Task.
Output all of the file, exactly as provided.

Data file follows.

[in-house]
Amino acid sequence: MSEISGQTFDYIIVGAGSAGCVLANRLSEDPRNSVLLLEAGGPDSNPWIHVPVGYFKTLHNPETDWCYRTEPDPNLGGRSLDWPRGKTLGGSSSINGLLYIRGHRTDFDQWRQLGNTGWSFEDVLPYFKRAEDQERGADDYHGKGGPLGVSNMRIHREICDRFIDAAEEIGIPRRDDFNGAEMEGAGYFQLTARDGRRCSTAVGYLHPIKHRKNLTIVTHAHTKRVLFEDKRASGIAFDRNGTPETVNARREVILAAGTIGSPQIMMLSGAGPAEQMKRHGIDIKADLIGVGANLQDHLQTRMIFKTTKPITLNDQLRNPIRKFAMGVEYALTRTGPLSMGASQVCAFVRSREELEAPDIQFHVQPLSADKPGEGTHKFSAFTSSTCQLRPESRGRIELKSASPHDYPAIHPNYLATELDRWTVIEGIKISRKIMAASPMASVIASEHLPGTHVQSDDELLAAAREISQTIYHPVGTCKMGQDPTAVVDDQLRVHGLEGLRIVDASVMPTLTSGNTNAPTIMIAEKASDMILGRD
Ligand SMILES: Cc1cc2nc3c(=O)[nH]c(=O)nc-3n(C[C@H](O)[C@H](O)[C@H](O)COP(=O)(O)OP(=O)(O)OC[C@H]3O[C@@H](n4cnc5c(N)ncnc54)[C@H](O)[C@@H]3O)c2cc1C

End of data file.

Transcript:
[in-house]
Amino acid sequence: MSEISGQTFDYIIVGAGSAGCVLANRLSEDPRNSVLLLEAGGPDSNPWIHVPVGYFKTLHNPETDWCYRTEPDPNLGGRSLDWPRGKTLGGSSSINGLLYIRGHRTDFDQWRQLGNTGWSFEDVLPYFKRAEDQERGADDYHGKGGPLGVSNMRIHREICDRFIDAAEEIGIPRRDDFNGAEMEGAGYFQLTARDGRRCSTAVGYLHPIKHRKNLTIVTHAHTKRVLFEDKRASGIAFDRNGTPETVNARREVILAAGTIGSPQIMMLSGAGPAEQMKRHGIDIKADLIGVGANLQDHLQTRMIFKTTKPITLNDQLRNPIRKFAMGVEYALTRTGPLSMGASQVCAFVRSREELEAPDIQFHVQPLSADKPGEGTHKFSAFTSSTCQLRPESRGRIELKSASPHDYPAIHPNYLATELDRWTVIEGIKISRKIMAASPMASVIASEHLPGTHVQSDDELLAAAREISQTIYHPVGTCKMGQDPTAVVDDQLRVHGLEGLRIVDASVMPTLTSGNTNAPTIMIAEKASDMILGRD
Ligand SMILES: Cc1cc2nc3c(=O)[nH]c(=O)nc-3n(C[C@H](O)[C@H](O)[C@H](O)COP(=O)(O)OP(=O)(O)OC[C@H]3O[C@@H](n4cnc5c(N)ncnc54)[C@H](O)[C@@H]3O)c2cc1C